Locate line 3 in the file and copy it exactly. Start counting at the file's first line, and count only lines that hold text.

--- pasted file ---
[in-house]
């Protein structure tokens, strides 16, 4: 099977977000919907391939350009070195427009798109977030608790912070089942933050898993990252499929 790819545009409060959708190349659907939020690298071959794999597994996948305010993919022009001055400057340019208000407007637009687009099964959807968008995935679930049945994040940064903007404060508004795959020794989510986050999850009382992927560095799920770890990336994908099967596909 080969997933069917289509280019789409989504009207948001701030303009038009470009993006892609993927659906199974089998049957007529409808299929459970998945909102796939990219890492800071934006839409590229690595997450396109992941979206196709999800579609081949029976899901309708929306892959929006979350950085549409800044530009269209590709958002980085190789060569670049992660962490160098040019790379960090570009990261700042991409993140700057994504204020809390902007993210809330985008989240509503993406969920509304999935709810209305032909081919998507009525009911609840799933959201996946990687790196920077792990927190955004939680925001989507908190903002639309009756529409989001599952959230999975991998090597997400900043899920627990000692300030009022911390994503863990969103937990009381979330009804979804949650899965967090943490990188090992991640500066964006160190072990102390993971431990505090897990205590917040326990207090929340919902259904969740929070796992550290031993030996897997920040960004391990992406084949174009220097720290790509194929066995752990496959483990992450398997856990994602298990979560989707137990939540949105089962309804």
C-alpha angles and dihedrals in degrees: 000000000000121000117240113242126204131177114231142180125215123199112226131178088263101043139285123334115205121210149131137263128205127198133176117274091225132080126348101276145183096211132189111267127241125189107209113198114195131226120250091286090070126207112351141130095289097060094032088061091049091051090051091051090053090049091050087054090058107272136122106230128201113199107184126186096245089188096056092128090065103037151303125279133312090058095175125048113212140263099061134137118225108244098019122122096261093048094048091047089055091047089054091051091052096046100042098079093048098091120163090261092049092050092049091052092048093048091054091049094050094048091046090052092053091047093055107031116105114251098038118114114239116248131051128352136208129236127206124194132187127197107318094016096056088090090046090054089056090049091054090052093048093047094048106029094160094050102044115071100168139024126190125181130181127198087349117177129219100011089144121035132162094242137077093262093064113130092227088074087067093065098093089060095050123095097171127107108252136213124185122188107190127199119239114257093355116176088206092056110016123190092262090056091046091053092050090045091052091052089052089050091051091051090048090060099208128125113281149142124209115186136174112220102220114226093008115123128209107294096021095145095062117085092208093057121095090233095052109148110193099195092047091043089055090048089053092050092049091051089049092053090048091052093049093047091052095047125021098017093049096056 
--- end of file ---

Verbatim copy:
C-alpha angles and dihedrals in degrees: 000000000000121000117240113242126204131177114231142180125215123199112226131178088263101043139285123334115205121210149131137263128205127198133176117274091225132080126348101276145183096211132189111267127241125189107209113198114195131226120250091286090070126207112351141130095289097060094032088061091049091051090051091051090053090049091050087054090058107272136122106230128201113199107184126186096245089188096056092128090065103037151303125279133312090058095175125048113212140263099061134137118225108244098019122122096261093048094048091047089055091047089054091051091052096046100042098079093048098091120163090261092049092050092049091052092048093048091054091049094050094048091046090052092053091047093055107031116105114251098038118114114239116248131051128352136208129236127206124194132187127197107318094016096056088090090046090054089056090049091054090052093048093047094048106029094160094050102044115071100168139024126190125181130181127198087349117177129219100011089144121035132162094242137077093262093064113130092227088074087067093065098093089060095050123095097171127107108252136213124185122188107190127199119239114257093355116176088206092056110016123190092262090056091046091053092050090045091052091052089052089050091051091051090048090060099208128125113281149142124209115186136174112220102220114226093008115123128209107294096021095145095062117085092208093057121095090233095052109148110193099195092047091043089055090048089053092050092049091051089049092053090048091052093049093047091052095047125021098017093049096056 